Here we are not really in the presence of judicially enforceable remedies for violations of rights; we are in the realm of thinking about issues such as health or trade or development in terms of a rights-based approach which focuses on concepts such as participation, accountability, non-discrimination, empowerment, and links to international legal norms. A contemporary controversy in the context of the right to health is the perceived clash with the intellectual property rights of multinational pharmaceutical companies. While states may have a duty under some legal regimes to protect intellectual property rights in ways that ensure the welfare of the society, intellectual property rights are not absolute human rights like the right not to be tortured. The interests of companies in earning enough from sales of their pharmaceuticals to enable them to fund further research and development have to be weighed by the state against the human rights of those needing access to health care. So far, this issue has remained a question of political action rather than a judicial weighing of competing rights.
A successful popular campaign was mounted against those pharmaceutical companies that sought to sue the South African Government of Nelson Mandela for the Government's failure to protect their intellectual property rights. In a related development, states have agreed, in the context of the international trade regime of the World Trade Organization (WTO), on trade law rules (designed to protect intellectual property rights) accommodating the obligation on states to provide accessible health care. Under a new procedure, generic medicines manufactured under compulsory licences can be imported and used by states in need. Access to essential medicines remains, however, a huge challenge. At the end of 2005, only 17% of those in need of anti-retroviral HIV treatment in Sub-Saharan Africa had access to these medicines.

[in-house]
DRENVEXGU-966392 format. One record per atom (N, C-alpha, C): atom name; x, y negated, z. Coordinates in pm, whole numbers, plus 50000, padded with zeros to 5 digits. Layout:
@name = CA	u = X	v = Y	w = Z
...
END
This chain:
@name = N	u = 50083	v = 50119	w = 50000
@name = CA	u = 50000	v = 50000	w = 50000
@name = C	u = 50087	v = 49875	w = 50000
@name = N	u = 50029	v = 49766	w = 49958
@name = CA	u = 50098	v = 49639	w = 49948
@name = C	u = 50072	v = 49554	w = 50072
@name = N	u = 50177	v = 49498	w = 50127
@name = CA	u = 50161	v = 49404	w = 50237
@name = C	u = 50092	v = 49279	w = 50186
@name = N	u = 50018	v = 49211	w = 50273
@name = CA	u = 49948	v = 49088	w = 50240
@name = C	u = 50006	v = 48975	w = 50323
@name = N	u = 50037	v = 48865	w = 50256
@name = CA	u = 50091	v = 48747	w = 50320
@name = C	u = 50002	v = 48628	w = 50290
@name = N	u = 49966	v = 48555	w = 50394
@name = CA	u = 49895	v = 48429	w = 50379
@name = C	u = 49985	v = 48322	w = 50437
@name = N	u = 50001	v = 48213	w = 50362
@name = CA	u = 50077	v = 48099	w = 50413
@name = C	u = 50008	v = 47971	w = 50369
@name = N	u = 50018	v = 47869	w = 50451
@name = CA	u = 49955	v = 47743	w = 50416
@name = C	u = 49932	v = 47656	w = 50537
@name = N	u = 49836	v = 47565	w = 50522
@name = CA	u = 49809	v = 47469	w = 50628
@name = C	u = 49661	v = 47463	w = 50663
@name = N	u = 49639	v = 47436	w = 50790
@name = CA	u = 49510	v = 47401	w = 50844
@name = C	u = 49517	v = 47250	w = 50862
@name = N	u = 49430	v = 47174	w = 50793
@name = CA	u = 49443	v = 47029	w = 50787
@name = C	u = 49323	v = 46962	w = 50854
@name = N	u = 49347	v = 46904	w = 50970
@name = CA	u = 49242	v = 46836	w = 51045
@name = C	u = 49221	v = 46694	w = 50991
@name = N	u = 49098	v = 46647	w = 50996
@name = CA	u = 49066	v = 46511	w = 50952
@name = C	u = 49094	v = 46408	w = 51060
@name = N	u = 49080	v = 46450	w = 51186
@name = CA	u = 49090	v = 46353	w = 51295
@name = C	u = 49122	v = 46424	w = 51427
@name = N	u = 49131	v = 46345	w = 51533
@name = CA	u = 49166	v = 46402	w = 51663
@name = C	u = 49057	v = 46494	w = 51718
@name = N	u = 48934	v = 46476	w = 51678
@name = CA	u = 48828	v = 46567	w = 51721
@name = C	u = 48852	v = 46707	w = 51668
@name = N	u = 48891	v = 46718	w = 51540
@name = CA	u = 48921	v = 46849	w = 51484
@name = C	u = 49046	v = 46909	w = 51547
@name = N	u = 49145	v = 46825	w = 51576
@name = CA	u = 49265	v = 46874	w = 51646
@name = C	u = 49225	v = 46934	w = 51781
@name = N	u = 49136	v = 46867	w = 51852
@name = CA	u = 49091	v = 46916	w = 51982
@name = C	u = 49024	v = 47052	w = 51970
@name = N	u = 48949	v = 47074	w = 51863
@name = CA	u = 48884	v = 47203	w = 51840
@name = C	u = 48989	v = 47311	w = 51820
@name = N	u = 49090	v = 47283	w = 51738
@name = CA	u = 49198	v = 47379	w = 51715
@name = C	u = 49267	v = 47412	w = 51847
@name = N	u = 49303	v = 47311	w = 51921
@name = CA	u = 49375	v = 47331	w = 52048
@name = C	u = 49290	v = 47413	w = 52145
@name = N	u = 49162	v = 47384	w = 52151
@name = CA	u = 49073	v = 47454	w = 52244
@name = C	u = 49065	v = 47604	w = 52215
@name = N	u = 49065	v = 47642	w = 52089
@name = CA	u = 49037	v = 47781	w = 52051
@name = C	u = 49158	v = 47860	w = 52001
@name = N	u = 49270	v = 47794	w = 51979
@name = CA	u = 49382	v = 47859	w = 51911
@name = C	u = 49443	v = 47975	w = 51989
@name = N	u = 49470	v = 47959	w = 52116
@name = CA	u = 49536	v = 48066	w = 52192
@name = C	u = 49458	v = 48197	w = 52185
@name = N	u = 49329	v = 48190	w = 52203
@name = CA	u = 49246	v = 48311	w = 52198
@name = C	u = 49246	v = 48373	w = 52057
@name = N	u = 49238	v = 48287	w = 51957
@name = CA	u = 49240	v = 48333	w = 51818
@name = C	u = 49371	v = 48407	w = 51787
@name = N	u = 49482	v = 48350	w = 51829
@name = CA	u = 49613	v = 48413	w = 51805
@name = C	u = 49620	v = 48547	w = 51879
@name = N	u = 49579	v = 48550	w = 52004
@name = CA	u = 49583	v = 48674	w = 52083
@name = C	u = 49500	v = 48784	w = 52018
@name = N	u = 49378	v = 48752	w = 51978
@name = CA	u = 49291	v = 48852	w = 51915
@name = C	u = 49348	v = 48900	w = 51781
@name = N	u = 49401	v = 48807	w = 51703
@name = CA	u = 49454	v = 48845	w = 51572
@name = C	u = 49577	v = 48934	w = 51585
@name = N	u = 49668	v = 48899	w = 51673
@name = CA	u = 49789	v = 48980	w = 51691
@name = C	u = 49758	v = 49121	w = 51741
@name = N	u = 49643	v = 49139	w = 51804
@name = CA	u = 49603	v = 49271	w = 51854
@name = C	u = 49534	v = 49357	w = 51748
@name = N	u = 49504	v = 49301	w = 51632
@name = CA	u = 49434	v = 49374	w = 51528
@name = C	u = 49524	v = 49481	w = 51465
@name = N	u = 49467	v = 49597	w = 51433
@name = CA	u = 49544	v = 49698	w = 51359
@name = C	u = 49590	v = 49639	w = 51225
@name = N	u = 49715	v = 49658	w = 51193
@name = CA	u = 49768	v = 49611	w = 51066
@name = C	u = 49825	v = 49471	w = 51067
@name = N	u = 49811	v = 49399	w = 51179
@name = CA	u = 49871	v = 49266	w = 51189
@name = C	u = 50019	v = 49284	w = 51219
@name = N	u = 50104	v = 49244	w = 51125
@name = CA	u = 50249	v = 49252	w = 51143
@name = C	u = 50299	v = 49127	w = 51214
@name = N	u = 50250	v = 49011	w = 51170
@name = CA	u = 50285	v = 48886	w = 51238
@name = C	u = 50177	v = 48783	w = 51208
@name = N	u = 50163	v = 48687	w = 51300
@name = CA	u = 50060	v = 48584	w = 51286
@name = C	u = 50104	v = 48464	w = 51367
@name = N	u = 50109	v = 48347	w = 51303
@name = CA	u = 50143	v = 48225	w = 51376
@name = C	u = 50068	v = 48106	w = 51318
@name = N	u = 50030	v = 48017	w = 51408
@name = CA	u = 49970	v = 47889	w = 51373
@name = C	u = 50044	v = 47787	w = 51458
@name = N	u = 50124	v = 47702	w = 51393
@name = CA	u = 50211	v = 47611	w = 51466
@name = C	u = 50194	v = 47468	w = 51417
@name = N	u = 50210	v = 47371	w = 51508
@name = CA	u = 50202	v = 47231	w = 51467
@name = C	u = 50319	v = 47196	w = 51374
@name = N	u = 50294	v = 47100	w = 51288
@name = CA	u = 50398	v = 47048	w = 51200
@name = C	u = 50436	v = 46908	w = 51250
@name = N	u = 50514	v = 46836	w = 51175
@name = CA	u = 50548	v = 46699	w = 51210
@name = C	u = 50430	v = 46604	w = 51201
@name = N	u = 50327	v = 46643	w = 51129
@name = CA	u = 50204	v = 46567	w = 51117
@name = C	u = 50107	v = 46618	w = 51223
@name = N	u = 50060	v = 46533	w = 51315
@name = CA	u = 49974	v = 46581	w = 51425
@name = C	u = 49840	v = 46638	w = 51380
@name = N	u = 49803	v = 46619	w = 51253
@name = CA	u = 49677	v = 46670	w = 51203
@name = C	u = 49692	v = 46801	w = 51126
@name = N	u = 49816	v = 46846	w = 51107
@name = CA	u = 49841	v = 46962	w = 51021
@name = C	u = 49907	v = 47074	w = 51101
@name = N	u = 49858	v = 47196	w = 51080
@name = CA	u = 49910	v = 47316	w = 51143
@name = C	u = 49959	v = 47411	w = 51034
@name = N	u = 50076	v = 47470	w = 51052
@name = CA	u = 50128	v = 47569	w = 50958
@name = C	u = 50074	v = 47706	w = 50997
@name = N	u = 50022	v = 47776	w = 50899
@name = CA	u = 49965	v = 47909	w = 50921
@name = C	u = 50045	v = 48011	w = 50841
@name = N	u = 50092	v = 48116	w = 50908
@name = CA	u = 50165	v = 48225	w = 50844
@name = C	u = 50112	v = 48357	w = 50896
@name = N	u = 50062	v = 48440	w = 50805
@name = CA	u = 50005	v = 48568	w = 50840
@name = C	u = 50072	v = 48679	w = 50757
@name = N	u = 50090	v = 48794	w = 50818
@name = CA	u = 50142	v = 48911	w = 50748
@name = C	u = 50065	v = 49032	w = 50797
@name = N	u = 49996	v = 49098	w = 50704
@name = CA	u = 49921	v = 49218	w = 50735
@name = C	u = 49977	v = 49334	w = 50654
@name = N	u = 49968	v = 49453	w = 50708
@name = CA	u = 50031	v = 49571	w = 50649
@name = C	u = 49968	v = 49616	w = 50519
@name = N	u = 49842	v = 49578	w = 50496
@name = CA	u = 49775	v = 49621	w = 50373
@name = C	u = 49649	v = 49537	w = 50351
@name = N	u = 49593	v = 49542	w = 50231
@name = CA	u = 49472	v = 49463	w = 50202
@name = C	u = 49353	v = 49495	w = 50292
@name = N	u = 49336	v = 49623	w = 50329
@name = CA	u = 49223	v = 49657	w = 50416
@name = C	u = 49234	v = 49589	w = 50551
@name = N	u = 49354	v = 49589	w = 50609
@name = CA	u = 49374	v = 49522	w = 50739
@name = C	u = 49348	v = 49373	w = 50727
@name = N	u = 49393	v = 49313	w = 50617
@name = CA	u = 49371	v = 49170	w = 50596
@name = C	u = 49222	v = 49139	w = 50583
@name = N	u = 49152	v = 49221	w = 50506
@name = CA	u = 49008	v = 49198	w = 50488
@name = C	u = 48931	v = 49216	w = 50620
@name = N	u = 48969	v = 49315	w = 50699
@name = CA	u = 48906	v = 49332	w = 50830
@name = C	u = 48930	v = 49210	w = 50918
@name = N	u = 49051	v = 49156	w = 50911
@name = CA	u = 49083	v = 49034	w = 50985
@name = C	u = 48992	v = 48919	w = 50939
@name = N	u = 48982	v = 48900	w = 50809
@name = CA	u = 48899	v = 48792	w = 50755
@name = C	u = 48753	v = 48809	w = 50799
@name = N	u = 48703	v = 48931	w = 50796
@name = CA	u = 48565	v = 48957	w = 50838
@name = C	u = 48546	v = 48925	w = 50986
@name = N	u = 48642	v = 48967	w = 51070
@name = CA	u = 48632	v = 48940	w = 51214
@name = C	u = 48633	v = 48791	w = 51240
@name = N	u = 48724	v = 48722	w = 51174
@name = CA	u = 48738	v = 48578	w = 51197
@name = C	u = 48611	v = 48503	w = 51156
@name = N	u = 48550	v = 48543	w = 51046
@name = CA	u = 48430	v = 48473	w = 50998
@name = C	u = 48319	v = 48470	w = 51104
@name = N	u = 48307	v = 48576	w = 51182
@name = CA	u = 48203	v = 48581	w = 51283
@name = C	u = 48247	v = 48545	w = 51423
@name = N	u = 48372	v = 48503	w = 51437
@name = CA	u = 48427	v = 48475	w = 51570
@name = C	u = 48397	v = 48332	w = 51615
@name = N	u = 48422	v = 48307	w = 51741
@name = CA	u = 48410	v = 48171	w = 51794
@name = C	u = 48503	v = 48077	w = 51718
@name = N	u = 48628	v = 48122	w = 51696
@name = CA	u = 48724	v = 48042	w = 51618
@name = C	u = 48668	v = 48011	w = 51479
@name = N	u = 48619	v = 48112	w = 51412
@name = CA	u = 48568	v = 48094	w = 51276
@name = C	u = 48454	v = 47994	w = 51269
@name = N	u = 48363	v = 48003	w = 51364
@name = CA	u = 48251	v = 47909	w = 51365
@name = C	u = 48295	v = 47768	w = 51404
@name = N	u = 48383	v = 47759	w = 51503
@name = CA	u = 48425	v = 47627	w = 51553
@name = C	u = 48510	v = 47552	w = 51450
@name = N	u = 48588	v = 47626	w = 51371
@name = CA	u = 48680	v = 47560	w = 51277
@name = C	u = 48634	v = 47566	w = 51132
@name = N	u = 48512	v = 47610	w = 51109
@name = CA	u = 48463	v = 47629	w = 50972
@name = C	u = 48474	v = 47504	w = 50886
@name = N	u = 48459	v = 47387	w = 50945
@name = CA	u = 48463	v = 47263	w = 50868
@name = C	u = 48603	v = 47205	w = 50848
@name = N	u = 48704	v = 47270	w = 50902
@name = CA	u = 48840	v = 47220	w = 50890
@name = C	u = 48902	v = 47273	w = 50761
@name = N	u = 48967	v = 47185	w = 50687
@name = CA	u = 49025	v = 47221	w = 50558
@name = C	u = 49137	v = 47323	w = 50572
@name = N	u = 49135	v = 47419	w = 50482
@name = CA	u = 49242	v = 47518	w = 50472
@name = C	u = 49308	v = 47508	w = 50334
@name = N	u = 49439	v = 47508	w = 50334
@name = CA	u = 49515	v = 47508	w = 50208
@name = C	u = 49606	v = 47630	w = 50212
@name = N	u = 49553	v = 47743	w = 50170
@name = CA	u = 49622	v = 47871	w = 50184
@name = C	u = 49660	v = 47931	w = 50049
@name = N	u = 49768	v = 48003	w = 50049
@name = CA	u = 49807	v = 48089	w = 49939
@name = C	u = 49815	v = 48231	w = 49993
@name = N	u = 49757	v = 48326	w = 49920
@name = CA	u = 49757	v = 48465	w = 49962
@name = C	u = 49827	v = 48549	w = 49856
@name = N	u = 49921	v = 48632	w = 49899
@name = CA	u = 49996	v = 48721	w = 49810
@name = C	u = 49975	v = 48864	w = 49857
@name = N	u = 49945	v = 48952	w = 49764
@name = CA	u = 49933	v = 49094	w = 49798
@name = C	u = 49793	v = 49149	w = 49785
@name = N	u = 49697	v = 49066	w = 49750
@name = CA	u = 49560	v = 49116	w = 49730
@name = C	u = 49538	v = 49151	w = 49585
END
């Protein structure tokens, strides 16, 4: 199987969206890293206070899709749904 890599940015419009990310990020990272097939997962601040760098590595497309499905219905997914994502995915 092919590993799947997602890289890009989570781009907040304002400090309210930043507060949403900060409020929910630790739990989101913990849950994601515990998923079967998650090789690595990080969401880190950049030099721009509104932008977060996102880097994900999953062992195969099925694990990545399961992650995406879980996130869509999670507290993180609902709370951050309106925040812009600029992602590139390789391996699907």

The G7 leaders pledged in Scotland in 2005 that there should be as near as possible universal access to HIV treatment by 2010. Later in the year, all states agreed at the UN Summit that everyone, including the pharmaceutical companies, should work to ensure such access and to provide the necessary drugs to rid the African continent of tuberculosis and malaria.
Convention on the Rights of the Child